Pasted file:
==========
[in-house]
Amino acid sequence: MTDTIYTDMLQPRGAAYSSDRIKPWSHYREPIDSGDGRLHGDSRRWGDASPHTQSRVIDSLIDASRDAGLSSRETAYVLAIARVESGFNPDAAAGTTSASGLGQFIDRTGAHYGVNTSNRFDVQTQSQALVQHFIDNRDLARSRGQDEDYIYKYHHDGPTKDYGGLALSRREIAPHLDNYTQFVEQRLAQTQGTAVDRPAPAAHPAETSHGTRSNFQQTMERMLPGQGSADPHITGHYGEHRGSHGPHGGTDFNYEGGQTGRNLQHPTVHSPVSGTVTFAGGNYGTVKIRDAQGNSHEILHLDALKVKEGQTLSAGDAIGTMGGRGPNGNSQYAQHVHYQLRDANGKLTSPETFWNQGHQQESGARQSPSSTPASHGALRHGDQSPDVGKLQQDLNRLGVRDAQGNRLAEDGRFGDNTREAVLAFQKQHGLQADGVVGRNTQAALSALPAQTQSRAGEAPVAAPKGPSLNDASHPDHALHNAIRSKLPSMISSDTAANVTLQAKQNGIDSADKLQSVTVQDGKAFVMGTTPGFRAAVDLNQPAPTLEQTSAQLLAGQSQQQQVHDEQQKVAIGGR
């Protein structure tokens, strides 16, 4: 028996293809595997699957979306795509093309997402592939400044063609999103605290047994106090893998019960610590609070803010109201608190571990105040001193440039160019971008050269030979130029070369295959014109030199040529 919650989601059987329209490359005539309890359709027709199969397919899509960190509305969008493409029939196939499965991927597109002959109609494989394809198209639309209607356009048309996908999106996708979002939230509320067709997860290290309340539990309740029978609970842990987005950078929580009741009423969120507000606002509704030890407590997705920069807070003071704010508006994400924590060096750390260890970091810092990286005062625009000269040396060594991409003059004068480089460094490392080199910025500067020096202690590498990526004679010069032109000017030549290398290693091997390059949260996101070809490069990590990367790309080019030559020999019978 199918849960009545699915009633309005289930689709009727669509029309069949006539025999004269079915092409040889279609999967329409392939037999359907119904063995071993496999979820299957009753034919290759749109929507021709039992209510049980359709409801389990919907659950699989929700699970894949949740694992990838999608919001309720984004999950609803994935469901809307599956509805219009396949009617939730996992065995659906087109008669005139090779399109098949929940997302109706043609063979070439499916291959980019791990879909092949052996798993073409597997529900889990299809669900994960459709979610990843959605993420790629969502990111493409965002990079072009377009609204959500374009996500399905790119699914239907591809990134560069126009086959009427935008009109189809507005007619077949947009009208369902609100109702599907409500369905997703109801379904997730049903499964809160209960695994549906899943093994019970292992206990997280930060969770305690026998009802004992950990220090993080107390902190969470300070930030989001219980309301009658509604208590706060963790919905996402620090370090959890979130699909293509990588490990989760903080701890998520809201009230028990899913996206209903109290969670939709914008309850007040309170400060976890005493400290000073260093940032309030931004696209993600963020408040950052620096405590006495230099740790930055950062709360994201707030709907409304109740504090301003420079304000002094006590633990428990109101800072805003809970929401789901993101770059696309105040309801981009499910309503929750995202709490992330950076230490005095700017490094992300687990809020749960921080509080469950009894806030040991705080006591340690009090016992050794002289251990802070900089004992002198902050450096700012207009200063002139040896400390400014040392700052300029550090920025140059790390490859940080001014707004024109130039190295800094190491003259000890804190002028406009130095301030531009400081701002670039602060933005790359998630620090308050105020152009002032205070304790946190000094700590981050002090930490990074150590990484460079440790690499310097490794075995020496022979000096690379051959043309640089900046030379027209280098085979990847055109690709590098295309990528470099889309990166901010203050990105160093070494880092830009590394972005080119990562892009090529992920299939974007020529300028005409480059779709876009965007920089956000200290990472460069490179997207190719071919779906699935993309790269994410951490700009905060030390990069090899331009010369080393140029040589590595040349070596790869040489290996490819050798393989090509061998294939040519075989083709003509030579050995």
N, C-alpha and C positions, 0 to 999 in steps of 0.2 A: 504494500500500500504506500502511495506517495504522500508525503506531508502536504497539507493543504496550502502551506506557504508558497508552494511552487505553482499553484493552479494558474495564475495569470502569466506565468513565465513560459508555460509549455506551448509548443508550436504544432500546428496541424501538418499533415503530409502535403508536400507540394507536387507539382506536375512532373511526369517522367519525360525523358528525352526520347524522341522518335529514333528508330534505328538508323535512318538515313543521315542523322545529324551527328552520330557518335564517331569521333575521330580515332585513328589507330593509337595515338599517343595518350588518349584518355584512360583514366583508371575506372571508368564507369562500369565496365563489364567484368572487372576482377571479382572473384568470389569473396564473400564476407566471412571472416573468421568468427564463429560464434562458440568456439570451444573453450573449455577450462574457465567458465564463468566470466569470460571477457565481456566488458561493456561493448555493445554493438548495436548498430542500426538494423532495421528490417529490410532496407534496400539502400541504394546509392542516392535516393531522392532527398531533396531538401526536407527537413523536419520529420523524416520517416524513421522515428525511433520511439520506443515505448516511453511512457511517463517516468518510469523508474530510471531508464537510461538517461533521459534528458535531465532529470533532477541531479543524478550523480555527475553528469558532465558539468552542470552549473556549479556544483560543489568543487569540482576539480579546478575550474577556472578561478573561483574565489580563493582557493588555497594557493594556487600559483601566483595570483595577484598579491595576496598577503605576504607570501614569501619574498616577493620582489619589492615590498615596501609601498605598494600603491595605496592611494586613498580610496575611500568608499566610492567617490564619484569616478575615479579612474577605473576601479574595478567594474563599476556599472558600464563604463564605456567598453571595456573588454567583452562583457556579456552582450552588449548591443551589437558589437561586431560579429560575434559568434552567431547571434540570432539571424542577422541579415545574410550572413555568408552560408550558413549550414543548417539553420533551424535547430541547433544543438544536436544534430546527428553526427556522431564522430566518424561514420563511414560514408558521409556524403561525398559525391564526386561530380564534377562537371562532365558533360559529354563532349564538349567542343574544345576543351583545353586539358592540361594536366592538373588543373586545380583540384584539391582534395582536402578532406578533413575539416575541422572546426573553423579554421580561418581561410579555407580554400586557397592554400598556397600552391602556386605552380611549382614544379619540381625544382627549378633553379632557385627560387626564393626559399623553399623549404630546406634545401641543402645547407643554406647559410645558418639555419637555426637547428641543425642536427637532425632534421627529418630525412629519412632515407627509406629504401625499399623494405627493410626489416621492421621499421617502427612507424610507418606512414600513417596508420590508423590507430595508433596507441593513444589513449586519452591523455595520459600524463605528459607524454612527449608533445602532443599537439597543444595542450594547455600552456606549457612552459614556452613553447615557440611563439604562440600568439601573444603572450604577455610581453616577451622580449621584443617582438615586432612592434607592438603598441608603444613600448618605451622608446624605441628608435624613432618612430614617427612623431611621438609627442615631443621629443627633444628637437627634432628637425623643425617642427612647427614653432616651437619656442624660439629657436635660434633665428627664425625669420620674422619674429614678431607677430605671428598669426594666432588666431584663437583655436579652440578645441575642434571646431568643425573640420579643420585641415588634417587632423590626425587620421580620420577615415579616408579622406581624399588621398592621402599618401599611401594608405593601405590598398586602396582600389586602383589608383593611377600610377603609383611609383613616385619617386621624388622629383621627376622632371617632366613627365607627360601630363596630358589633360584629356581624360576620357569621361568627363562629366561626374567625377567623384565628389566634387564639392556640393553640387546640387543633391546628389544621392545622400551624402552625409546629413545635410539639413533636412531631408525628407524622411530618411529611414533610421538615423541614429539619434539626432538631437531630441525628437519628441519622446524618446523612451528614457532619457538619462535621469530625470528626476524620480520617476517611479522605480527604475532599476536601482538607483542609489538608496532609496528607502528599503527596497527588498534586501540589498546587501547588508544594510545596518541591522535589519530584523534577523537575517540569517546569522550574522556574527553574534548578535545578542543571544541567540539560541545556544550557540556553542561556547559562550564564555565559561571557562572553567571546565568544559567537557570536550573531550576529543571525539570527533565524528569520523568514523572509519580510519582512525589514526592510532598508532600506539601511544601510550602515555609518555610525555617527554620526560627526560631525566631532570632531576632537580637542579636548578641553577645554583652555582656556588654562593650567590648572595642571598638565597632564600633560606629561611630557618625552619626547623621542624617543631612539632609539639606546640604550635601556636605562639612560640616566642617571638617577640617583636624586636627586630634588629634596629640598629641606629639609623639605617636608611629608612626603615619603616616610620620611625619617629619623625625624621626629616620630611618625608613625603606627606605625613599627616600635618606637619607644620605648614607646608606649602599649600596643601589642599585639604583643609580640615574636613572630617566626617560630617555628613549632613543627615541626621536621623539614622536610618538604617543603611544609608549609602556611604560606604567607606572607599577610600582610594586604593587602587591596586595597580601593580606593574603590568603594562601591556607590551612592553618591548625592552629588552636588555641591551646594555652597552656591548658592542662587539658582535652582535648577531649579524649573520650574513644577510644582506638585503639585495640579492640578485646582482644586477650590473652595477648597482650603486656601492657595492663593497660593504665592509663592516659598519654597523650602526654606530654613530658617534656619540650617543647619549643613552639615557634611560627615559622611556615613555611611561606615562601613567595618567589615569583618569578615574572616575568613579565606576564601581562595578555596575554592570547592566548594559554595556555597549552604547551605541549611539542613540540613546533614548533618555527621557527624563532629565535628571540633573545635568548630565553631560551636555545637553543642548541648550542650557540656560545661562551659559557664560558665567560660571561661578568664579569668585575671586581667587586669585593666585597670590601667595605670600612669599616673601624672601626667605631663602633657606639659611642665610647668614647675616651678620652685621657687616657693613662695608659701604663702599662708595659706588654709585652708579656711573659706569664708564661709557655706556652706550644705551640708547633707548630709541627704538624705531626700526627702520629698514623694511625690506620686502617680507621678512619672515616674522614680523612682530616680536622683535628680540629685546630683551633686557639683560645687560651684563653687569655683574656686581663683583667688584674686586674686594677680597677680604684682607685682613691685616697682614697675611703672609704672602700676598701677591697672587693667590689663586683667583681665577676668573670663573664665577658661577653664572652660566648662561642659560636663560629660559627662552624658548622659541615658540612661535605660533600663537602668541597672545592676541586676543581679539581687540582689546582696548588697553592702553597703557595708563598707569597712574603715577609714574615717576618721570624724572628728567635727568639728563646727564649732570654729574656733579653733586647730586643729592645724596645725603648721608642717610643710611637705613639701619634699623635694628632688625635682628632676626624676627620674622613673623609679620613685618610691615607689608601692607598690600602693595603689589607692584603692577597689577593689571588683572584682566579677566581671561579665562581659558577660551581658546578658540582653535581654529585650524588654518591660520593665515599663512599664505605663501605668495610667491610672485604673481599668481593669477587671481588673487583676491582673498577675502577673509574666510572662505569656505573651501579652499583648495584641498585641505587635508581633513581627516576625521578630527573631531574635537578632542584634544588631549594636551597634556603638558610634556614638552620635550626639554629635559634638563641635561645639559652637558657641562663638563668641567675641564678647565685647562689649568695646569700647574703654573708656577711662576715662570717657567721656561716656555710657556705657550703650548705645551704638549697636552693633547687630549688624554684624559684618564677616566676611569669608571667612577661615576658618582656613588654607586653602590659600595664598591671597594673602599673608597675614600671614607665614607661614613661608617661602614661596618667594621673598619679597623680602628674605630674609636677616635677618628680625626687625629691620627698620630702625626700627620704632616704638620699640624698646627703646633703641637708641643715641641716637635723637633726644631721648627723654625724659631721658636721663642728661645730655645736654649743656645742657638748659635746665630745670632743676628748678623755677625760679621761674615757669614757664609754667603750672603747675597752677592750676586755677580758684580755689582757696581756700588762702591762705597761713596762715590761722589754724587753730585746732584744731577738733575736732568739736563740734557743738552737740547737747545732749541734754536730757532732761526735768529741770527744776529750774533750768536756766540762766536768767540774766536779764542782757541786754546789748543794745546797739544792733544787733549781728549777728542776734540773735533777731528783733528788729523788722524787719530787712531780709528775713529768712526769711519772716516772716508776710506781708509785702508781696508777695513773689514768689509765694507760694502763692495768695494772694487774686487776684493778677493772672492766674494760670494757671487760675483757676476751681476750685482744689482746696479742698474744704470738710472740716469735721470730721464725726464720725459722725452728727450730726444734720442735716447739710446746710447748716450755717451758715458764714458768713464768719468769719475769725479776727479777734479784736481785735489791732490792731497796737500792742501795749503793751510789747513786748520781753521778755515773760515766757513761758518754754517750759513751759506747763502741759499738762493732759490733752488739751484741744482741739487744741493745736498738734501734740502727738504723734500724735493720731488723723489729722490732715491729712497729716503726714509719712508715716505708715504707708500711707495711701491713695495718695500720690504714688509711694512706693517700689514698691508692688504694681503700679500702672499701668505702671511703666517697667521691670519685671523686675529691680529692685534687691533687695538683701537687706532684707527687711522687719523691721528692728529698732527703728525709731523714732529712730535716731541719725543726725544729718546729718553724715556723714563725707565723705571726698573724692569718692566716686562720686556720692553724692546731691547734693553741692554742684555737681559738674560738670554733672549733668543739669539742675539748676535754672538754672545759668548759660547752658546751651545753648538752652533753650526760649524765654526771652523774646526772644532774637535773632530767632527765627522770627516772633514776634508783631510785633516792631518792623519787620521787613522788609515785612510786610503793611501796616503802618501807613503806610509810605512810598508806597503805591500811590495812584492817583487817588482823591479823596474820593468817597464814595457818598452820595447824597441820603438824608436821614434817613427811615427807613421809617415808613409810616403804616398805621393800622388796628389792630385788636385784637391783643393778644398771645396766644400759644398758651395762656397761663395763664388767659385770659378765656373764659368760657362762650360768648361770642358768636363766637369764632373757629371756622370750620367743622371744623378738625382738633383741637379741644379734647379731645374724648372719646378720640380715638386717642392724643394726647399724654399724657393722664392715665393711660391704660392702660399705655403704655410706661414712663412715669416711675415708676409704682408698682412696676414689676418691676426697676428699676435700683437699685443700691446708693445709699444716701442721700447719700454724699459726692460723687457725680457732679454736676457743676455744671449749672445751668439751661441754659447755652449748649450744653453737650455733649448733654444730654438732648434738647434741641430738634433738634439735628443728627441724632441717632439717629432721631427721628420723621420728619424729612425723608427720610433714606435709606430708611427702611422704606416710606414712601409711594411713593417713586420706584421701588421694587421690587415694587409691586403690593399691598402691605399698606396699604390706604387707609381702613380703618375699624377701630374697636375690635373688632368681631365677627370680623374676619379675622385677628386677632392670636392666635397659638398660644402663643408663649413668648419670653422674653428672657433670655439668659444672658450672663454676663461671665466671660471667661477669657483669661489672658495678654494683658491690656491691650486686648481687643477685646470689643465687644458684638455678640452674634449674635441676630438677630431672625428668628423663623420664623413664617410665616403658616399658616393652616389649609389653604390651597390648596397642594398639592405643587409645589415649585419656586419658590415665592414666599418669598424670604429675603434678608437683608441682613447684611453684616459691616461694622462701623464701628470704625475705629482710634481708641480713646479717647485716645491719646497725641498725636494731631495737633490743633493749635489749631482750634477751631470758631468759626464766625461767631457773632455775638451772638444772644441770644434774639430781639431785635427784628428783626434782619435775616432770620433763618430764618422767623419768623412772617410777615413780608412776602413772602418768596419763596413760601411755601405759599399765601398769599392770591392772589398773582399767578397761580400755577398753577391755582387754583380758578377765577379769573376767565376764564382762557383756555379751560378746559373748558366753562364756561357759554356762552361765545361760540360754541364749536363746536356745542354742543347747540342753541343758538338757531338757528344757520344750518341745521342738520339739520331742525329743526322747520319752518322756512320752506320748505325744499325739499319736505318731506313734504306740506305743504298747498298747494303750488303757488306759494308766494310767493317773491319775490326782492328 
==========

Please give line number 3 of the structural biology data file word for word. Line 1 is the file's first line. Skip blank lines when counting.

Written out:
């Protein structure tokens, strides 16, 4: 028996293809595997699957979306795509093309997402592939400044063609999103605290047994106090893998019960610590609070803010109201608190571990105040001193440039160019971008050269030979130029070369295959014109030199040529 919650989601059987329209490359005539309890359709027709199969397919899509960190509305969008493409029939196939499965991927597109002959109609494989394809198209639309209607356009048309996908999106996708979002939230509320067709997860290290309340539990309740029978609970842990987005950078929580009741009423969120507000606002509704030890407590997705920069807070003071704010508006994400924590060096750390260890970091810092990286005062625009000269040396060594991409003059004068480089460094490392080199910025500067020096202690590498990526004679010069032109000017030549290398290693091997390059949260996101070809490069990590990367790309080019030559020999019978 199918849960009545699915009633309005289930689709009727669509029309069949006539025999004269079915092409040889279609999967329409392939037999359907119904063995071993496999979820299957009753034919290759749109929507021709039992209510049980359709409801389990919907659950699989929700699970894949949740694992990838999608919001309720984004999950609803994935469901809307599956509805219009396949009617939730996992065995659906087109008669005139090779399109098949929940997302109706043609063979070439499916291959980019791990879909092949052996798993073409597997529900889990299809669900994960459709979610990843959605993420790629969502990111493409965002990079072009377009609204959500374009996500399905790119699914239907591809990134560069126009086959009427935008009109189809507005007619077949947009009208369902609100109702599907409500369905997703109801379904997730049903499964809160209960695994549906899943093994019970292992206990997280930060969770305690026998009802004992950990220090993080107390902190969470300070930030989001219980309301009658509604208590706060963790919905996402620090370090959890979130699909293509990588490990989760903080701890998520809201009230028990899913996206209903109290969670939709914008309850007040309170400060976890005493400290000073260093940032309030931004696209993600963020408040950052620096405590006495230099740790930055950062709360994201707030709907409304109740504090301003420079304000002094006590633990428990109101800072805003809970929401789901993101770059696309105040309801981009499910309503929750995202709490992330950076230490005095700017490094992300687990809020749960921080509080469950009894806030040991705080006591340690009090016992050794002289251990802070900089004992002198902050450096700012207009200063002139040896400390400014040392700052300029550090920025140059790390490859940080001014707004024109130039190295800094190491003259000890804190002028406009130095301030531009400081701002670039602060933005790359998630620090308050105020152009002032205070304790946190000094700590981050002090930490990074150590990484460079440790690499310097490794075995020496022979000096690379051959043309640089900046030379027209280098085979990847055109690709590098295309990528470099889309990166901010203050990105160093070494880092830009590394972005080119990562892009090529992920299939974007020529300028005409480059779709876009965007920089956000200290990472460069490179997207190719071919779906699935993309790269994410951490700009905060030390990069090899331009010369080393140029040589590595040349070596790869040489290996490819050798393989090509061998294939040519075989083709003509030579050995």